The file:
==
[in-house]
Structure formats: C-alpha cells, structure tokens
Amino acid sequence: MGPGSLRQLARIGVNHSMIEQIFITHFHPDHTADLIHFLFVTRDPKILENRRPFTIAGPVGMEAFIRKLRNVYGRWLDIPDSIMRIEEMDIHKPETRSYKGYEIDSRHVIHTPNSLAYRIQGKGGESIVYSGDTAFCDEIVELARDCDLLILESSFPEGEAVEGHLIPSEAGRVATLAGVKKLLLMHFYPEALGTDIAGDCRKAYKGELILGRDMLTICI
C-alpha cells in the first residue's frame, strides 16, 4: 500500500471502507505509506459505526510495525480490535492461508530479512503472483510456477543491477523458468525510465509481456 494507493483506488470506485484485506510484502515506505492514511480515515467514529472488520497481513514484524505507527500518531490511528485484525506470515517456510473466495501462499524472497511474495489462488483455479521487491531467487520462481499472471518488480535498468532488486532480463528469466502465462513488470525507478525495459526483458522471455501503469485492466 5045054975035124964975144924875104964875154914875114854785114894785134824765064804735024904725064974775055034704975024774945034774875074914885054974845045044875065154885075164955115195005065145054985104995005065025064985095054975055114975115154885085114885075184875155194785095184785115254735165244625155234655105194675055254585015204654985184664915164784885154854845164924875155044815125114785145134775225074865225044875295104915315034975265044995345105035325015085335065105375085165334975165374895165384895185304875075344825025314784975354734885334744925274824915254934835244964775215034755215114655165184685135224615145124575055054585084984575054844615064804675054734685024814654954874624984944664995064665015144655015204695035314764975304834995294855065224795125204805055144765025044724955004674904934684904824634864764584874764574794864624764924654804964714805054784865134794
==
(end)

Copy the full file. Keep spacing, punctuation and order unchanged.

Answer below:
[in-house]
Structure formats: C-alpha cells, structure tokens
Amino acid sequence: MGPGSLRQLARIGVNHSMIEQIFITHFHPDHTADLIHFLFVTRDPKILENRRPFTIAGPVGMEAFIRKLRNVYGRWLDIPDSIMRIEEMDIHKPETRSYKGYEIDSRHVIHTPNSLAYRIQGKGGESIVYSGDTAFCDEIVELARDCDLLILESSFPEGEAVEGHLIPSEAGRVATLAGVKKLLLMHFYPEALGTDIAGDCRKAYKGELILGRDMLTICI
C-alpha cells in the first residue's frame, strides 16, 4: 500500500471502507505509506459505526510495525480490535492461508530479512503472483510456477543491477523458468525510465509481456 494507493483506488470506485484485506510484502515506505492514511480515515467514529472488520497481513514484524505507527500518531490511528485484525506470515517456510473466495501462499524472497511474495489462488483455479521487491531467487520462481499472471518488480535498468532488486532480463528469466502465462513488470525507478525495459526483458522471455501503469485492466 5045054975035124964975144924875104964875154914875114854785114894785134824765064804735024904725064974775055034704975024774945034774875074914885054974845045044875065154885075164955115195005065145054985104995005065025064985095054975055114975115154885085114885075184875155194785095184785115254735165244625155234655105194675055254585015204654985184664915164784885154854845164924875155044815125114785145134775225074865225044875295104915315034975265044995345105035325015085335065105375085165334975165374895165384895185304875075344825025314784975354734885334744925274824915254934835244964775215034755215114655165184685135224615145124575055054585084984575054844615064804675054734685024814654954874624984944664995064665015144655015204695035314764975304834995294855065224795125204805055144765025044724955004674904934684904824634864764584874764574794864624764924654804964714805054784865134794